ordered by the courts, the enrolment of hundreds of patients,
accepting to be assigned at random to a treatment that might not
have been Di Bella multitherapy, was
inconceivable. For all of these scientific, ethical, and practical reasons,
after a thorough discussion, the Italian National Oncology Committee
recommended the immediate start of phase II trials.
In the process of evaluating anticancer treatments,
"uncontrolled" phase II trials (yet under controlled conditions) are
far from being "studies of weak design" and provide
direct, objective, verifiable, and rapid evaluations. This
represents the real interest of patients. In past decades, many
anticancer treatments with a preclinical evidence of activity or a
therapeutic rationale much stronger than those of Di Bella multitherapy were excluded from further trials
(and from clinical use) solely on the basis of the results of
"uncontrolled" phase II trials that showed insufficient activity.
In any case, the claim that in studies on Di Bella multitherapy "we do not know whether
controls would have done better or worse" contrasts with the
observed response rate (<1%) and poor survival.1 We consider these
findings sound enough to prevent vulnerable cancer patients and
desperate relatives from pursuing hopeless treatments.
Head of pharmacoepidemiology unit.
D Greco, Head of epidemipology department.
S Spila-Alegiani, Biostatistician.
G Traversa, Epidemiologist.
G Benagiano, Director.
Istituto Superiore di Sanità, I-00161 Rome, Italy
P Bruzzi, Head of clinical epidemiology unit.
Istituto Nazionale Ricerca sul Cancro, I-16132 Genova, Italy
Study Group for the Di
Multitherapy Trials. Evaluation of an
unconventional cancer treatment (the Di Bella Multitherapy): results of phase II trials in Italy. BMJ
1999; 318: 224-228[Abstract/Free
- Müllner M. Di Bella's therapy:
the last word? BMJ 1999; 318: 208-209[Free Full Text].
Vita VT, Hellman S, Rosenberg SA. Cancer:
principles and practice of oncology. 5th ed. In: New York: Lippincott-Raven , 1997.
a on behalf of the Editorial
Committee of the Italian Study Group for the Di Bella Multitherapy Trials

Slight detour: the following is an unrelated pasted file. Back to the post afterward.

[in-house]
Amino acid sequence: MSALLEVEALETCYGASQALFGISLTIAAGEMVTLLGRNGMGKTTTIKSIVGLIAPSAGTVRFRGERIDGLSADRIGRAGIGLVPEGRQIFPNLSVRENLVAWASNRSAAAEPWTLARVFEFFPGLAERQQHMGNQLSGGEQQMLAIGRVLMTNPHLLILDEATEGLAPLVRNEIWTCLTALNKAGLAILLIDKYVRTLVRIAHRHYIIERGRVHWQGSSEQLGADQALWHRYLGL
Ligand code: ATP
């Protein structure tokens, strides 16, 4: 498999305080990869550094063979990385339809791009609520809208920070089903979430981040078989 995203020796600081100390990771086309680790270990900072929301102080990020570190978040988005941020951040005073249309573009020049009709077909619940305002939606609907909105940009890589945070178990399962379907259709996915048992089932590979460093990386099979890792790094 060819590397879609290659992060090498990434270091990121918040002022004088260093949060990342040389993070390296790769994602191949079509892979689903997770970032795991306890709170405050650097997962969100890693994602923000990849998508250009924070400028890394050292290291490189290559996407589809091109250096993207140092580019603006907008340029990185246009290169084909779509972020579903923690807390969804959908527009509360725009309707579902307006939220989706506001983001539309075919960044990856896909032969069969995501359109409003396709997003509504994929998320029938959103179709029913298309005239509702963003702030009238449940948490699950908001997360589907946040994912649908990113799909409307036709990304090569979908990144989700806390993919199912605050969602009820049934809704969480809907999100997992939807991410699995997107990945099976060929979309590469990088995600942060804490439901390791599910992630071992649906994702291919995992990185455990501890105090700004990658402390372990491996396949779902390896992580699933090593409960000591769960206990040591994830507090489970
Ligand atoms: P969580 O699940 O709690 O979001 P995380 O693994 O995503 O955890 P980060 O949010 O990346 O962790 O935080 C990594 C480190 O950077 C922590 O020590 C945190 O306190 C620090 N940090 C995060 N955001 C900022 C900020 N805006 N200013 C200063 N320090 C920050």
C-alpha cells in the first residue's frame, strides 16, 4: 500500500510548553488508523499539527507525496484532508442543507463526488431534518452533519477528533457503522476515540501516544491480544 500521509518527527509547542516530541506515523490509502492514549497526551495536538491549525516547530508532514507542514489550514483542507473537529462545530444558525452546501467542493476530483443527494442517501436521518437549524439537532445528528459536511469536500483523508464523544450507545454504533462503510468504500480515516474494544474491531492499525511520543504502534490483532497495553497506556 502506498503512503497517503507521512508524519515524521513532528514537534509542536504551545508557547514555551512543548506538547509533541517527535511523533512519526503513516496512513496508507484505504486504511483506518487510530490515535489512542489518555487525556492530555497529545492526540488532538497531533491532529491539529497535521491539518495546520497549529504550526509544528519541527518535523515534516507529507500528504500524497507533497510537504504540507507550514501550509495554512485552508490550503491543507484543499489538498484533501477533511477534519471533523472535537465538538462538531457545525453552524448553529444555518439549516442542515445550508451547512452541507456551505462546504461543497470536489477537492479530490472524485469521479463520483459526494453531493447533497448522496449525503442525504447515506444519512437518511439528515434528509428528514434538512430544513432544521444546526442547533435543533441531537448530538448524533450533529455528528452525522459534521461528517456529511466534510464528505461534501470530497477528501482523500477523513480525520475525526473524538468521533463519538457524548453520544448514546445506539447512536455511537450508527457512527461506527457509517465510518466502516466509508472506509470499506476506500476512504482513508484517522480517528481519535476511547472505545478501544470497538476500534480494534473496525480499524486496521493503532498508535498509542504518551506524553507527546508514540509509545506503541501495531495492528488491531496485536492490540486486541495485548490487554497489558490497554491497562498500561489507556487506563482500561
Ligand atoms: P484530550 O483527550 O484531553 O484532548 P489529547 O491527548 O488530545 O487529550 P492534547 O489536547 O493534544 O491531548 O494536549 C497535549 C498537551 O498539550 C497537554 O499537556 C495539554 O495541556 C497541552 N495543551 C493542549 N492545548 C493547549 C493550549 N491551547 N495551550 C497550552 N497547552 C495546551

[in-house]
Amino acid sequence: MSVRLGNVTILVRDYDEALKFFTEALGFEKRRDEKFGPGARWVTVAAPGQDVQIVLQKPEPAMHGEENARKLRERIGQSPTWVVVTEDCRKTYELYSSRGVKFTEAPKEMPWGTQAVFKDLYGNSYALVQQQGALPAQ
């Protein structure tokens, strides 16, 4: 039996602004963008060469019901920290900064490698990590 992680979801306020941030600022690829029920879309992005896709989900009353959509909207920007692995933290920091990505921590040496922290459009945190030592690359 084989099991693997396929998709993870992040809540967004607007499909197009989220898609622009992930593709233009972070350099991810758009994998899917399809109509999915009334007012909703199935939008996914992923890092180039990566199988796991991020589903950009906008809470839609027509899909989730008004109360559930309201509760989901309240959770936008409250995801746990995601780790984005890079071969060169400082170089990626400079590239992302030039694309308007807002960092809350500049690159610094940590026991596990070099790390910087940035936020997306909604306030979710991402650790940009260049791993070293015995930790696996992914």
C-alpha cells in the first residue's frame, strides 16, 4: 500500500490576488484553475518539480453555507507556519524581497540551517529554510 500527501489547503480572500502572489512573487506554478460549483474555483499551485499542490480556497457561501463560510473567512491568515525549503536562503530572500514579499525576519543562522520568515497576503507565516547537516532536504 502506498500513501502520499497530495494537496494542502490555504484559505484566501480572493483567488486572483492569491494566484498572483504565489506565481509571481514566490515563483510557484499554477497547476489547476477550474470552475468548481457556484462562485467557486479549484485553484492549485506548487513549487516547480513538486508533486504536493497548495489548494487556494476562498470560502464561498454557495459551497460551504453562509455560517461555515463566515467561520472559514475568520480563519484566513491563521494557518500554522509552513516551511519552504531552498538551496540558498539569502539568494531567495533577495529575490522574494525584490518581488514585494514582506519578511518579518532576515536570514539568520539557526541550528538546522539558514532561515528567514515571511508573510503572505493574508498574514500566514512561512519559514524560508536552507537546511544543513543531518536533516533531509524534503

Reply from author
and statistical adviser
EDITORIt is unfortunate that my editorial
has been misinterpreted as suggesting that the trial of the Di Bella therapy was "useless."
The BMJ does not publish a paper if its results are believed
to be invalid. It does publish papers where, although the evidence
is not up to the standards that might be desirable, the evidence is
the best available on a topic of importance. Most readers may well
be able to decide for themselves whether the present results give
strong enough evidence against the claims of the Di Bella multitherapy. In our opinion, the trial provided good
evidence that Di Bella's therapy did not match up to the unreasonable
claims made for itLiberati et al1 quote Di Bella as
claiming that he can cure 100% of cancers. We believe, however, that
this study was not of the best possible scientific quality, although
some readers adopt a more drastic point of view.2 It is a matter of opinion as to whether the
study was a phase II trial in the usual sense or not. It can be
argued that this therapy was not in the early stage of a screening
process but that a confirmatory trial was required. There certainly
are randomised and controlled phase II trials, even in cancer,
although we agree that they are frequently uncontrolled in that
clinical area. It is understandable that, in the emotional and
political situation like the one in Italy an uncontrolled study was
the most or only practical option available to test Di Bella's therapy. This
does not mean that in scientific terms an uncontrolled study would
always provide the best answer. Raschetti's
response3 implies that the current practice
of uncontrolled phase II studies cannot be questioned. Liberati et al take a more liberal view and state that
it is legitimate to challenge present methodology, but the editorial
did not make a general statement. Did it miss this opportunity of a
more general debate of advantages and disadvantages of randomised controlled
trials in similar settings? We think not: these issues were
addressed as part of the editorial, and the present discussion is a
good example of an evolving debate. The BMJ website, allowing rapid
response and flexibility, is a suitable platform, and the forum is
now open for discussion. It is time to rethink: the published last
word is gone.
Marcus Müllner, Editorial
Stephen J W Evans, Statistical adviser.
BMJ, London WC1H 9JR
A, Magrini N, Patoia
L, Pagliaro L. Missing the forest while
looking at the tree. eBMJ
www.bmj.com/cgi/eletters/318/718/208#EL3 [16 Feb 1999].
- Reyes JL. Compared to what? eBMJ
www.bmj.com/cgi/eletters/318/7178/208#EL1 [22 January 1999].
- Raschetti R, Bruzzi P, Greco D,
Maggini M, Menniti-Ippolito
F, Spila-Alegiani S, et
totally disagree with Müllner's view. eBMJ www.bmj.com/cgi/eletters/318/7178/208#EL2 [8 Feb 1999].
© BMJ 1999
Related editorials in BMJ:
NHS: possibilities for the endgame.
BMJ 1999 318: 209-210. [Full text]
Other related articles in BMJ:
Evaluation of an unconventional cancer treatment (the Di Bella multitherapy):
results of phase II trials in Italy.
Italian Study Group for the Di Bella Multitherapy Trials
BMJ 1999 318: 224-228. [Abstract] [Full text] [extra: Data Supplement]